RICHARD ORD: Teen son gripes trump moaning royals every time
Due to pressure from my teenage son, I missed all but five minutes of the Harry and Meghan interview with Oprah Winfrey. Did it go well?
As a committed social commentator for this esteemed organ (or newspaper as you commoners know it), I felt duty-bound to tune in. Unfortunately, teen son trumps TV history every time.
Instead of poring over the bombshell revelations, I was forced to watch Netflix. It was either that, or end up in a volume-raising competition with my son as he, no doubt, would have been moaning throughout the broadcast. Every over-loud sigh and exaggerated yawn to emanate from a bored Isaac, would be met with a ‘shh’ and the TV volume raised another notch.
By the end of the interview the windows would be vibrating and cups bouncing on the table as Meghan’s woes and Isaac’s yawns battle it out at 130 decibels.
To be fair, he did well to stick it out for five minutes before asking: “How long left?”
“It’s on for two hours,” I informed him.
His face was a picture (have you seen Edvard Munch’s The Scream?).
It wasn’t the time to go into a discussion of the importance, or not, of the Royal Family.
That they generate significant amounts of money is certainly not in question. Conservative estimates reveal that Oprah’s Harry and Megan interview raked in $10,000 dollars a second from all adverts shown.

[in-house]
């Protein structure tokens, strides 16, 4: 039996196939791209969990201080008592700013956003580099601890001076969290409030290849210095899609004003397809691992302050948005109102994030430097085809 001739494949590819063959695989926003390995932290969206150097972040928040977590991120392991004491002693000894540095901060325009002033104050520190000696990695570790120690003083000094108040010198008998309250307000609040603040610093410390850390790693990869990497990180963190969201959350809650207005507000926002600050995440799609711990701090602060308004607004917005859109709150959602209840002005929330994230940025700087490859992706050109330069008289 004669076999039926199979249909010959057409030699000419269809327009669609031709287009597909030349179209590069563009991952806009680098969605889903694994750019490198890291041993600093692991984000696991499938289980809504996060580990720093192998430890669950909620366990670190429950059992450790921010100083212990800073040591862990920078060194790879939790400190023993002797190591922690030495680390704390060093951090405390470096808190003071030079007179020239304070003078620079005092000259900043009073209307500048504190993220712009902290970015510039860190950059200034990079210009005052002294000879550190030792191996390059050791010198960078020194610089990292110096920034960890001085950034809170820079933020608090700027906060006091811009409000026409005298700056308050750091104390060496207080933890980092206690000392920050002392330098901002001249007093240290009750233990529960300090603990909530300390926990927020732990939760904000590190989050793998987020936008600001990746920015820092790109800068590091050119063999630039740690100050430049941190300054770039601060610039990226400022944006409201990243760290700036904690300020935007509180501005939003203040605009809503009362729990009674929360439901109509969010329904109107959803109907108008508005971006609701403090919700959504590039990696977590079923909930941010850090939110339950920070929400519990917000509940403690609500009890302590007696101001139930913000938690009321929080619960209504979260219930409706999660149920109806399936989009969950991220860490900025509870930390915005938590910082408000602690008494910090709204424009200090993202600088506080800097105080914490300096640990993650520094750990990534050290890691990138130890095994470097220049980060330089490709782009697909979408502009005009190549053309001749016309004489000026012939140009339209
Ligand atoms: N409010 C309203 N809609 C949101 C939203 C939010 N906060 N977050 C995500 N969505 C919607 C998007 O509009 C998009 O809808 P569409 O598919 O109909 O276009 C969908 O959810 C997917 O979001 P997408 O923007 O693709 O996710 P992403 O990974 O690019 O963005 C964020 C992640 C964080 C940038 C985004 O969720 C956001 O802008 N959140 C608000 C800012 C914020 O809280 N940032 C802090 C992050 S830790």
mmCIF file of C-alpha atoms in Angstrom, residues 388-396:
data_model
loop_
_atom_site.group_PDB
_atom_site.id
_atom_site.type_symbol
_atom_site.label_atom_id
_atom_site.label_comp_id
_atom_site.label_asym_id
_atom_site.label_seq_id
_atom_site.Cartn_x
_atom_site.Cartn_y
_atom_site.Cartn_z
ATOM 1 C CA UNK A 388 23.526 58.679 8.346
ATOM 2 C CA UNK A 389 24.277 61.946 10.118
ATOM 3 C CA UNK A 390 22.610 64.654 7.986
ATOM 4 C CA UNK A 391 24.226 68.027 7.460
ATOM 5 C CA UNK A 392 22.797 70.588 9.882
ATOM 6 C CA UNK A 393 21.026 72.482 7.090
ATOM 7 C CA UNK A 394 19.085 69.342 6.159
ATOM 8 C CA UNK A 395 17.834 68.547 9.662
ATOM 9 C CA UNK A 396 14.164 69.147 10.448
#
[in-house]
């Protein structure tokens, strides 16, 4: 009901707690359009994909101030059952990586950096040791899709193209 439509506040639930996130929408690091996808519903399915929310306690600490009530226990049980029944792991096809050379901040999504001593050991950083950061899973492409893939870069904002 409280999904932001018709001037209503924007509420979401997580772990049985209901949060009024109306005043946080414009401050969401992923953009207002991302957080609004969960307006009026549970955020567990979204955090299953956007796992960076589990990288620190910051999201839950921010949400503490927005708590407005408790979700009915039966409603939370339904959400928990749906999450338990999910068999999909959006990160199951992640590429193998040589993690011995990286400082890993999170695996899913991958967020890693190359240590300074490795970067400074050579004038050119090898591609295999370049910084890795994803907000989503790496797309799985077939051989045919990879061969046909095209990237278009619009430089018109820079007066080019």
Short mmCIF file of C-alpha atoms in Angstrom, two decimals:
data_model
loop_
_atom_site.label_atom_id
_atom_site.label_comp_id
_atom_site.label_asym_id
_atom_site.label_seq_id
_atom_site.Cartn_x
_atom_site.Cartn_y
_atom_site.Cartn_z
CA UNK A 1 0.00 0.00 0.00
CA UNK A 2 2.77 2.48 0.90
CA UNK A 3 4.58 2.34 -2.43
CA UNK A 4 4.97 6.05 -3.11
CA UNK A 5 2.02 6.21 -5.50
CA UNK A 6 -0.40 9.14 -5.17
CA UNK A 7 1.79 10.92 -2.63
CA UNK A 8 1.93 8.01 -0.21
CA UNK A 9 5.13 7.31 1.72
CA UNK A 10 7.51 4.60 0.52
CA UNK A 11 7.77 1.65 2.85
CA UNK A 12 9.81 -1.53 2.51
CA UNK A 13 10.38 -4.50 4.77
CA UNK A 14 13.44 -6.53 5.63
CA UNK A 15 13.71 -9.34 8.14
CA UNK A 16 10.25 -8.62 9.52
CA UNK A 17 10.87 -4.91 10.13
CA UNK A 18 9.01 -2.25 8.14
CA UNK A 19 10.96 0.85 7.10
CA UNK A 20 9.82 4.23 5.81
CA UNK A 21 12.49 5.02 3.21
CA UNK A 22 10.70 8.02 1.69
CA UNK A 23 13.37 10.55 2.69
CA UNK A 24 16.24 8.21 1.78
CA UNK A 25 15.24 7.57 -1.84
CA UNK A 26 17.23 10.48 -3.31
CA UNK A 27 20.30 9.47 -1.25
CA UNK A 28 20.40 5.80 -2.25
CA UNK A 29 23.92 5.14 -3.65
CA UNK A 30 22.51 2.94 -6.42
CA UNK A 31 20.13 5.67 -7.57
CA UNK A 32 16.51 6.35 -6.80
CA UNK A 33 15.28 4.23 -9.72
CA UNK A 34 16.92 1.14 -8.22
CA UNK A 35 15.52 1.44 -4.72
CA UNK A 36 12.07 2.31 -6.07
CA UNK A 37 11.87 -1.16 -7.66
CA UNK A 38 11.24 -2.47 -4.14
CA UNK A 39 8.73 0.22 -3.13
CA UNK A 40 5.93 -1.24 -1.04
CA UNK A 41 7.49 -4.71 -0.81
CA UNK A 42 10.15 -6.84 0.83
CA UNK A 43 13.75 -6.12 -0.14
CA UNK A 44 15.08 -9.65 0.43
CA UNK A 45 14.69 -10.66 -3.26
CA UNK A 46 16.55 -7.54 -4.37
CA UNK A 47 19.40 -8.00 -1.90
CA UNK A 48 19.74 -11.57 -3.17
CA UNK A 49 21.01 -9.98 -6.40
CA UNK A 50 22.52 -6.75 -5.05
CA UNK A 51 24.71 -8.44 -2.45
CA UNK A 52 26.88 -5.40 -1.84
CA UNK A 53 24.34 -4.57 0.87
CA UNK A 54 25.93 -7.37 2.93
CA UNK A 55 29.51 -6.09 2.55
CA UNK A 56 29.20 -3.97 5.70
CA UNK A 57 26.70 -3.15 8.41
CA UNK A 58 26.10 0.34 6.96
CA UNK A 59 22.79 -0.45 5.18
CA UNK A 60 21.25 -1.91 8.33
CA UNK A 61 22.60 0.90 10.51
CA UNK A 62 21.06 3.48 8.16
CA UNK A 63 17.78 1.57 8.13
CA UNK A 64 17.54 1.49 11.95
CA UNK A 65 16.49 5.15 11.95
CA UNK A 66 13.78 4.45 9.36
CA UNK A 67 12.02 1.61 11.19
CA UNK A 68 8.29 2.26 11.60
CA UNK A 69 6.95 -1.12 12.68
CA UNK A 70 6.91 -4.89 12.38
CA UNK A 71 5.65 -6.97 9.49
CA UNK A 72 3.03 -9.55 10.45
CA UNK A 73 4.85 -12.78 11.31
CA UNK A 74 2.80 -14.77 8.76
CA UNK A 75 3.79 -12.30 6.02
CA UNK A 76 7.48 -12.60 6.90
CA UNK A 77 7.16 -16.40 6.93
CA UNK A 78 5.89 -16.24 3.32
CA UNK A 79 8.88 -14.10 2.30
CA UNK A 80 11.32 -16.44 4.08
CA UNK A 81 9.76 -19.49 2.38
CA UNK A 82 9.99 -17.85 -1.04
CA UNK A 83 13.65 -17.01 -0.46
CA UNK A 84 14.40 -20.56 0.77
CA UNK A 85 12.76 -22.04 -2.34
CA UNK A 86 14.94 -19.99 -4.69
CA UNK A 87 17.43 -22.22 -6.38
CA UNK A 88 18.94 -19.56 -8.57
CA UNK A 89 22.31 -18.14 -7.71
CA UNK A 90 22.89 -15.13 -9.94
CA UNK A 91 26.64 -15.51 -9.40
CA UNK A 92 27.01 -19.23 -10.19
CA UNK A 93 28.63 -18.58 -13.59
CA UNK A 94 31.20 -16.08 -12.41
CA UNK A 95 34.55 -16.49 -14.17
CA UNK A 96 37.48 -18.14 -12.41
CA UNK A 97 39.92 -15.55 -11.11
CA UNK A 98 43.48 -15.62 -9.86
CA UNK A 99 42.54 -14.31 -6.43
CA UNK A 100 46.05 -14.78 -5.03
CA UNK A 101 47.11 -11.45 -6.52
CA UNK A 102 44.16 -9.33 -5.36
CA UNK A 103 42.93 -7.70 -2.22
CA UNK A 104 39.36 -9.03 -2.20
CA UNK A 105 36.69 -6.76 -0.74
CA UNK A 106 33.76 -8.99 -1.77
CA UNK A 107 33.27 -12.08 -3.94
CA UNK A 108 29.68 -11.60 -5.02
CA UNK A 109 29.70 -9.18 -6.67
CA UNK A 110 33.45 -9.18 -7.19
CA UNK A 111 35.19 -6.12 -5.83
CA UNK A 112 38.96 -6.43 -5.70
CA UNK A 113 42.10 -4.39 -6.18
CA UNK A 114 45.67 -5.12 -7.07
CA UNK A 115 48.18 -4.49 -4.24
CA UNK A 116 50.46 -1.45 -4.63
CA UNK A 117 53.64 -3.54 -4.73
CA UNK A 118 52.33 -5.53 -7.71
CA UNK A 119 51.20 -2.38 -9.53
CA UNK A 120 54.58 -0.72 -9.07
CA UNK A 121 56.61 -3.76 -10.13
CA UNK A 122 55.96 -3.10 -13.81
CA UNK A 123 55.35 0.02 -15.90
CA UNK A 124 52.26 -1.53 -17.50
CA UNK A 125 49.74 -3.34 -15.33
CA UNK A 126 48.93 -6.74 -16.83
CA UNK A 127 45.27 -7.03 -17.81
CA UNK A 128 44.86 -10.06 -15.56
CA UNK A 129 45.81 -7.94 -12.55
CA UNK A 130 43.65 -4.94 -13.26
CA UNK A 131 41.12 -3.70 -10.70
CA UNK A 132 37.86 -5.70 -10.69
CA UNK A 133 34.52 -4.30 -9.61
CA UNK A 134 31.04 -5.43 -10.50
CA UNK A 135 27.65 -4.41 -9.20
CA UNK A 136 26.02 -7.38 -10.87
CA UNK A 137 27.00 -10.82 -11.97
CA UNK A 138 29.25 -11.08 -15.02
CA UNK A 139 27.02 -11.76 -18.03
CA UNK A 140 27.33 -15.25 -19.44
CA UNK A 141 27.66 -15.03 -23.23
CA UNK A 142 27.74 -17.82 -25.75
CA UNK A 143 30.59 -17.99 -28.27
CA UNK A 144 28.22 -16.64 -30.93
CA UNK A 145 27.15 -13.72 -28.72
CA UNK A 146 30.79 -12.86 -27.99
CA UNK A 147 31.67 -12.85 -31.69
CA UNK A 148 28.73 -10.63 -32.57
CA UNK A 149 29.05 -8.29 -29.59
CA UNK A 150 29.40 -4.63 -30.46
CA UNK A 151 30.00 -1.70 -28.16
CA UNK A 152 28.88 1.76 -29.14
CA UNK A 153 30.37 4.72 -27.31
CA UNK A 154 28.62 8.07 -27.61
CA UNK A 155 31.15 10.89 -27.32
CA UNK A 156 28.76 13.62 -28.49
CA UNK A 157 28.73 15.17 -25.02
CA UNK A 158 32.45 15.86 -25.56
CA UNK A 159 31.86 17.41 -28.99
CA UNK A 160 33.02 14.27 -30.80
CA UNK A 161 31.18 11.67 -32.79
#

Those figures give you an idea of the cost faced by the UK of losing Harry and Meghan to the Americans, especially when you consider the paltry ad revenue generated by the Queen’s Christmas message. To be fair, the majority of the advertising raised on the Queen’s speech is through product placement. Every Christmas there’s a marked rise in the sale of Pierre Langlois ornate walnut commodes and 18th Century French carpets after Her Majesty’s broadcast.
And, of course, there’s the history stuff. The royals have been involved in loads of it, but I don’t think youngsters are too interested in it these days.
As the words “it’s on for two hours” left my mouth, I knew the battle was lost. Watching Netflix it was.
And by watching Netflix, I do mean watching Netflix. Not a specific movie or TV series on the streaming channel, but scrolling through the menu of programming on offer.
For the next 20minutes the conversation went like this. “Seen it … rubbish … not watching that … seen it … next … seen it … not funny … maybe … no …”
Eventually we settled on a movie which answered a question that has long plagued my mind: Whatever happened to the actor Billy Zane?
For your information, he’s a Nazi officer in the movie Ghosts of War. And, much like how I expect Harry and Meghan’s interview to play out, it doesn’t end well.